5 Guidelines for Great Grain Contract Offerings

With so many different types of marketing alternatives available to farmers in the marketplace, how do you, at the grain elevator, decide on which ones to offer?  We believe that if you stick to the following guidelines, then you’ll be sure to have properly aligned your interests with that of your farmer customers.

blog image contract guidelines

 #1:  Offer a few good contracts

Offering too many different types of contracts can be counterproductive, because it will make it harder for farmers to reach a decision about how they want to sell.  The best approach is to offer a few sound contracts that best suit your customers concerns and needs.

#2:  Simple is better              

Offer contracts that are clear and easy to understand.  Stay away from those that are complicated or deal with a lot of futures and options terminology.  You will appeal to a broader base of customers and avoid potential misunderstanding if you keep your contracts simple.

#3:  Follow legal guidelines

A grain contract must meet these criteria to be within legal requirements.  Adhere strictly to these provisions when writing contracts:

  • The contracts must mandate a specific quantity for delivery.
  • The contract must mandate a specific delivery period.
  • The contract must mandate a specific price or specific method for establishing a final price.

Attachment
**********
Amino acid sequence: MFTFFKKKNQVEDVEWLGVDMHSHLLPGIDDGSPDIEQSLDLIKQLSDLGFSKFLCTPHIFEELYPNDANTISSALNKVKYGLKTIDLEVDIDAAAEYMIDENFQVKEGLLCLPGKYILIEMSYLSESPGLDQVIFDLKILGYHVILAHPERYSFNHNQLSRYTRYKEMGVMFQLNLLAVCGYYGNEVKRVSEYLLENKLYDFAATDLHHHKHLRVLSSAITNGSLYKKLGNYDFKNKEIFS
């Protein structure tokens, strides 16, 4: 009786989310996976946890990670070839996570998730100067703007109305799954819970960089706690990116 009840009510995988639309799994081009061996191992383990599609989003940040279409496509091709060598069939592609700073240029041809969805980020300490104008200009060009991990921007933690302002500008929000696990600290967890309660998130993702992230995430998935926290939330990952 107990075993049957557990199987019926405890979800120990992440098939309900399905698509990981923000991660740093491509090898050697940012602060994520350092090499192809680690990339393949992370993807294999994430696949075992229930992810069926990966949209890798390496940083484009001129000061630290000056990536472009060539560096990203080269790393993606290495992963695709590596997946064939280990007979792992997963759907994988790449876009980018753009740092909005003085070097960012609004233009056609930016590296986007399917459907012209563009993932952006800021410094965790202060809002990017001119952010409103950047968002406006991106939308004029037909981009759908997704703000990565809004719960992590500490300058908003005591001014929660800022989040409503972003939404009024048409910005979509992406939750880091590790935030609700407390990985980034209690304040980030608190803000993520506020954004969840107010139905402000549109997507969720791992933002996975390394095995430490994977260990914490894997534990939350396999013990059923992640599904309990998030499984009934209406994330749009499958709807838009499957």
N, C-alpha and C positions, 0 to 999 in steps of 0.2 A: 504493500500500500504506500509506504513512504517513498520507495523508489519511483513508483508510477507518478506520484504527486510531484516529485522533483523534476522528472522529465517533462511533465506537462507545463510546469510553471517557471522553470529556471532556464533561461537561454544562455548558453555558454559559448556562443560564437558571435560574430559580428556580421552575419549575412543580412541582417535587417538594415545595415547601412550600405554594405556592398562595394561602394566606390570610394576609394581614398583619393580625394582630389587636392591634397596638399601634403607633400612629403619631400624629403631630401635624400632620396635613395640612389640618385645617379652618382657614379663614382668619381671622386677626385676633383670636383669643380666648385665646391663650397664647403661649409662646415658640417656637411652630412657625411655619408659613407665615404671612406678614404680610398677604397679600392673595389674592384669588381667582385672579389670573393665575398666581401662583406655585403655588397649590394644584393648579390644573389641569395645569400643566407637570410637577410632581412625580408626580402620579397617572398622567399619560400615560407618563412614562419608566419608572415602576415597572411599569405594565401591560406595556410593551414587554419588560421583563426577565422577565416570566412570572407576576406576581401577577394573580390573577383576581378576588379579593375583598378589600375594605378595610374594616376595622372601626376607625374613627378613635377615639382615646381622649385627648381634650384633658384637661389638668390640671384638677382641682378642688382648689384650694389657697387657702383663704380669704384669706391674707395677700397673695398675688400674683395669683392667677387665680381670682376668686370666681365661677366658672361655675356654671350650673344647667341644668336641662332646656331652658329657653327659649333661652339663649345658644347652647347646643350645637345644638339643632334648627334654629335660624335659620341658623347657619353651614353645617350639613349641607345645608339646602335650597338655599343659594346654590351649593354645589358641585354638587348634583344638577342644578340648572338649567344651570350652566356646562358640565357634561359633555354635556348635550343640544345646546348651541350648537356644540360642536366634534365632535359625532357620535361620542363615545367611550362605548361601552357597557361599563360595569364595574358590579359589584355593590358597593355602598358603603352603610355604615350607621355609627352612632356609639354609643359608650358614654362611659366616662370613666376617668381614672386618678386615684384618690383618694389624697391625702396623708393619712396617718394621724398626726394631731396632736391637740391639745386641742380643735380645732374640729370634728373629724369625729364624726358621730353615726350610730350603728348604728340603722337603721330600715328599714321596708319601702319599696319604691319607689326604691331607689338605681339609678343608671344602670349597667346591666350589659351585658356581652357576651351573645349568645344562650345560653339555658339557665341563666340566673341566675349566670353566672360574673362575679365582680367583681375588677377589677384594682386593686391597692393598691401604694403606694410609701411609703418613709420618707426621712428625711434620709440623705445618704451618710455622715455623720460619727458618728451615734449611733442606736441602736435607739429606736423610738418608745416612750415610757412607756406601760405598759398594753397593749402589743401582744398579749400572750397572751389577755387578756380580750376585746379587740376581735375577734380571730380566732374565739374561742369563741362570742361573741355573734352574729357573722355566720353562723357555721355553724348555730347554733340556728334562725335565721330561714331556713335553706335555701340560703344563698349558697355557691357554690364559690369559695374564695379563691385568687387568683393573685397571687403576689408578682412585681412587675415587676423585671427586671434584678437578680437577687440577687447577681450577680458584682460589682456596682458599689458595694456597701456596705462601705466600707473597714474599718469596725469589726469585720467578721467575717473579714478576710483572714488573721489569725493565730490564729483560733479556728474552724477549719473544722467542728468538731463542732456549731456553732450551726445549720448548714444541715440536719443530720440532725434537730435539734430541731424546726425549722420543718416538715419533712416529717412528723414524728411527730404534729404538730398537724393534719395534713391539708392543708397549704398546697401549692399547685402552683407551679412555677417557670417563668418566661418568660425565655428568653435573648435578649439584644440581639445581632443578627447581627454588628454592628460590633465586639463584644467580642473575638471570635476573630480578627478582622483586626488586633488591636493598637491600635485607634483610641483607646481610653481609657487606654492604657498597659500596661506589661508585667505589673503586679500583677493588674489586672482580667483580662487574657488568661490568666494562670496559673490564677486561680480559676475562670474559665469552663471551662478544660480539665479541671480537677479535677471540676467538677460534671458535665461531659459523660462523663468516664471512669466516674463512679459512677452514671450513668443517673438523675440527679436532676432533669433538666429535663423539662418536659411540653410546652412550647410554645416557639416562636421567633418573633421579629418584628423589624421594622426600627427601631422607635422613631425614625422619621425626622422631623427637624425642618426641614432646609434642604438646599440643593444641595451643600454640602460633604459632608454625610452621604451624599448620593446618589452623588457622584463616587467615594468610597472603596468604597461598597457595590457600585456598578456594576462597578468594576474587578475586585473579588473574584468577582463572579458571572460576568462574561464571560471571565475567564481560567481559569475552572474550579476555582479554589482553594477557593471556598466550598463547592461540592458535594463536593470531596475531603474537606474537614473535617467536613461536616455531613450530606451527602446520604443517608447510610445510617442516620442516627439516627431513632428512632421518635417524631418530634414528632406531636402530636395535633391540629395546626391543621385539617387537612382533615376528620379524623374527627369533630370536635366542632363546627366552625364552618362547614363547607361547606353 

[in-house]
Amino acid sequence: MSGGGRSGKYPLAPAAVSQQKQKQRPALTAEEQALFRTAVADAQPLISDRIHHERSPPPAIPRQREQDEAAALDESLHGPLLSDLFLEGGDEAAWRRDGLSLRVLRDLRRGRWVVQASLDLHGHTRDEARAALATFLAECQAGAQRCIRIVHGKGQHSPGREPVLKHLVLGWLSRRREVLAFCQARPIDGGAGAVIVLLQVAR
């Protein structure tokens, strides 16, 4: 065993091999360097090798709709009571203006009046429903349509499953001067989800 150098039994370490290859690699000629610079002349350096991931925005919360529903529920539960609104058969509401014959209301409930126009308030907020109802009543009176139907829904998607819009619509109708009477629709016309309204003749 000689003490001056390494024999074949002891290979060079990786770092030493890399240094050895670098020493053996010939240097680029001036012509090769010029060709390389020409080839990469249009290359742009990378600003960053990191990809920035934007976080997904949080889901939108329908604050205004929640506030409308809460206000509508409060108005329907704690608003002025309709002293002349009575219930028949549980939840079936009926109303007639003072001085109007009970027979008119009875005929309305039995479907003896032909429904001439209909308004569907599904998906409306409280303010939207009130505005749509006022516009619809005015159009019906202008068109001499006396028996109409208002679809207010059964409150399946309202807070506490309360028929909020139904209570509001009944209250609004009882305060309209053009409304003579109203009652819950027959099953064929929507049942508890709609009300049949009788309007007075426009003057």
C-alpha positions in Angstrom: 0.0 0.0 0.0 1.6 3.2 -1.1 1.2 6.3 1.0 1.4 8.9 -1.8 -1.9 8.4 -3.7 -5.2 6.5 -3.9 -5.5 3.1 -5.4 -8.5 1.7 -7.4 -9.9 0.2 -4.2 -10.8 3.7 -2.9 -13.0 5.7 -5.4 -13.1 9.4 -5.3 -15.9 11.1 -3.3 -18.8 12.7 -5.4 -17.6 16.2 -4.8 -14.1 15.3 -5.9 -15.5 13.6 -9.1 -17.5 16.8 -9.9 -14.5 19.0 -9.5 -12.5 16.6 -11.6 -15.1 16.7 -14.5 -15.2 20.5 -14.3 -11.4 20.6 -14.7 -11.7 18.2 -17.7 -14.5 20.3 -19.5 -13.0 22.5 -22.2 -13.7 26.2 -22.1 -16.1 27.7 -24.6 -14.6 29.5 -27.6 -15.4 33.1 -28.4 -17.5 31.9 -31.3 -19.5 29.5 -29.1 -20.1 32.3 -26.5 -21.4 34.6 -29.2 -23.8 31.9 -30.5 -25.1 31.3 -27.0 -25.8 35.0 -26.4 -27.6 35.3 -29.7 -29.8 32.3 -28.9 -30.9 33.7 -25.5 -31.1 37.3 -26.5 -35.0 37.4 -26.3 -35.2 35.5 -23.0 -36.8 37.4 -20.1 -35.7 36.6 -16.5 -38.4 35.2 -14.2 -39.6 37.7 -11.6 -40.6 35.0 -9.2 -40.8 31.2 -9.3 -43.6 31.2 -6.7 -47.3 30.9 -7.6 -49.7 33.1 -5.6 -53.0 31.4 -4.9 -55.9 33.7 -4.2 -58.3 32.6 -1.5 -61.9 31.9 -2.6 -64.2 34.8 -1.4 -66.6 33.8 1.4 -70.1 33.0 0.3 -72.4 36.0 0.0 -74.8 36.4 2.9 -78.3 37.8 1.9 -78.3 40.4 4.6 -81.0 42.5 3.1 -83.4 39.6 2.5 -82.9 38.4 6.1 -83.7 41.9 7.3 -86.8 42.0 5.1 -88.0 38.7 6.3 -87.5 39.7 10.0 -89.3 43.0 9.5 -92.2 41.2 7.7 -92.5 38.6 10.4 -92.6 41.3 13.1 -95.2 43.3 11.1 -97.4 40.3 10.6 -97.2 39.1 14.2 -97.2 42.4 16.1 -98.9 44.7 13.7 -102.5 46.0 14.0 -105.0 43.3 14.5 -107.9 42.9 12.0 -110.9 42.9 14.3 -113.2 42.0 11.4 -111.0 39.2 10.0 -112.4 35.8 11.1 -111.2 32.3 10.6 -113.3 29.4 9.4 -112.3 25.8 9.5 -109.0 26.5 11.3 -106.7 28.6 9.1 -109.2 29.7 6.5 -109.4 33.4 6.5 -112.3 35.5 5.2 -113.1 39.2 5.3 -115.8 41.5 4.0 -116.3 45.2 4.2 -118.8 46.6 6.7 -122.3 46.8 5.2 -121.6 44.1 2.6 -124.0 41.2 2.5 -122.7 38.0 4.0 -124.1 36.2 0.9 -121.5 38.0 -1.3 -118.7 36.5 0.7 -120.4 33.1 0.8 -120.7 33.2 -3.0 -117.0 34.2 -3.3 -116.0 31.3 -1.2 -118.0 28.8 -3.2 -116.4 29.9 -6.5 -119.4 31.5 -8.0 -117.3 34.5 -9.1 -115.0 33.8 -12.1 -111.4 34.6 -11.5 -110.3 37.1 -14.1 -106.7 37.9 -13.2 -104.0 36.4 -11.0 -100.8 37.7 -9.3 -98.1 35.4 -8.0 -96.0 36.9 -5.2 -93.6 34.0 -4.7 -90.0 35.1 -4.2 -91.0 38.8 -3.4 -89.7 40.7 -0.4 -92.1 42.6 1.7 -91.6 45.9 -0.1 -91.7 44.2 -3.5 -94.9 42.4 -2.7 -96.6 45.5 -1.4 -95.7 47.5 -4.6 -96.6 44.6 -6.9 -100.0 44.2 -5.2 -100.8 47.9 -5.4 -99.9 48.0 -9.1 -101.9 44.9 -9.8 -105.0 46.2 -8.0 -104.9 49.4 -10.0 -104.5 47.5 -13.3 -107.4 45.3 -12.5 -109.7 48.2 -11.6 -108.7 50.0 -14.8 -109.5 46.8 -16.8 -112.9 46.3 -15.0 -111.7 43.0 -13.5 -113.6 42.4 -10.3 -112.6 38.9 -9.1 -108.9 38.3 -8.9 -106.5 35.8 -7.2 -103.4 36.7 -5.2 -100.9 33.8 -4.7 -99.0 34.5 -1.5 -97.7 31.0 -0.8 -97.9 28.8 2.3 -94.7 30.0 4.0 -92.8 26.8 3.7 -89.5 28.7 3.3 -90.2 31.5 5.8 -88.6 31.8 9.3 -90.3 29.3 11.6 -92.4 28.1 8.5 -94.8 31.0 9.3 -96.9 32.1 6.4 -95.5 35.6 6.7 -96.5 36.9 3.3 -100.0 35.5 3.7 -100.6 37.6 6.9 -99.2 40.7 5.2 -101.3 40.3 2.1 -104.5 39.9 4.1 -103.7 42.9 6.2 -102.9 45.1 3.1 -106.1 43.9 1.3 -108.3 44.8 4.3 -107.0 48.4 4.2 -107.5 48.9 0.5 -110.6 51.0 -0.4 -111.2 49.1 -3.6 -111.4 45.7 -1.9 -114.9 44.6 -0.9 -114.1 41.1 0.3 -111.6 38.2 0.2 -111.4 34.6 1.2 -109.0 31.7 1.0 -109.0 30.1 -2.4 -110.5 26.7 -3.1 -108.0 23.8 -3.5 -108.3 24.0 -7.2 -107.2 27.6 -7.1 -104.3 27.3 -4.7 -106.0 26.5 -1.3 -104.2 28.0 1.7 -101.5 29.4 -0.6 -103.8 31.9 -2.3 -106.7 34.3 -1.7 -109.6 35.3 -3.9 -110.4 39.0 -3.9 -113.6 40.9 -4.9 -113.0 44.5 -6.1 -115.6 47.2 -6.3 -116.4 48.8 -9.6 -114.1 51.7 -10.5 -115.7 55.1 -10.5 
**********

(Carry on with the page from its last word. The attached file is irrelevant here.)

• The contract may not allow more grain to be sold that can realistically be delivered.

#4:  Avoid unnecessary risk

Some contracts have risks that are not easily identified.  Be sure to examine all contracts closely for hidden risks.  Most importantly, make sure that both of you and the customer are aware of any and all risks involved before entering into any contract.

#5:  Create a win/win environment

Offer contracts that are in the best interest of all parties involved.  Contracts that only benefit the producer, or contracts that only benefit the elevator, are detrimental to both parties in the long run.  The best marketing alternatives are those that enable both parties to be successful – those that give the producer the opportunity to sell grain profitably and the elevator the opportunity to merchandise profitably.

Sometimes a producer may request a marketing alternative that you know is not in his best interest.  Rather than doing it for him, the best course of action is to explain why you do not offer the contract and show him the benefits of other alternatives.  Keeping with the marketing services you know to be right will build customer confidence and loyalty in the long run.

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Topics: Farmer Marketing, Grain Contracts